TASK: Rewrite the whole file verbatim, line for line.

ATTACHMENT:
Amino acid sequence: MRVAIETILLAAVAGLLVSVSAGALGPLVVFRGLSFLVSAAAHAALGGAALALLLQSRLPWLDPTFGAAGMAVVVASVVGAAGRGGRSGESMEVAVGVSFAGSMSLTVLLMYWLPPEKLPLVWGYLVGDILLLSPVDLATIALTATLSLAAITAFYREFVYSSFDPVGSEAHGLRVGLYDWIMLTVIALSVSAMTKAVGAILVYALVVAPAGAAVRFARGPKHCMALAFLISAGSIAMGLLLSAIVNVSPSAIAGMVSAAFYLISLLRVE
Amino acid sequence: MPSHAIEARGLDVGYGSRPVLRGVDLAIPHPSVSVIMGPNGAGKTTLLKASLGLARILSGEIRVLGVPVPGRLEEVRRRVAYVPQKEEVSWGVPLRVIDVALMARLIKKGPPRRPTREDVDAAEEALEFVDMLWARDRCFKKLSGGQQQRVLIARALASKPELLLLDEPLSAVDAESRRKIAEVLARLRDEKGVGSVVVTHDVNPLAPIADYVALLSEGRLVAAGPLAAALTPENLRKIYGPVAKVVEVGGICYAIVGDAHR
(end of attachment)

Amino acid sequence: MRVAIETILLAAVAGLLVSVSAGALGPLVVFRGLSFLVSAAAHAALGGAALALLLQSRLPWLDPTFGAAGMAVVVASVVGAAGRGGRSGESMEVAVGVSFAGSMSLTVLLMYWLPPEKLPLVWGYLVGDILLLSPVDLATIALTATLSLAAITAFYREFVYSSFDPVGSEAHGLRVGLYDWIMLTVIALSVSAMTKAVGAILVYALVVAPAGAAVRFARGPKHCMALAFLISAGSIAMGLLLSAIVNVSPSAIAGMVSAAFYLISLLRVE
Amino acid sequence: MPSHAIEARGLDVGYGSRPVLRGVDLAIPHPSVSVIMGPNGAGKTTLLKASLGLARILSGEIRVLGVPVPGRLEEVRRRVAYVPQKEEVSWGVPLRVIDVALMARLIKKGPPRRPTREDVDAAEEALEFVDMLWARDRCFKKLSGGQQQRVLIARALASKPELLLLDEPLSAVDAESRRKIAEVLARLRDEKGVGSVVVTHDVNPLAPIADYVALLSEGRLVAAGPLAAALTPENLRKIYGPVAKVVEVGGICYAIVGDAHR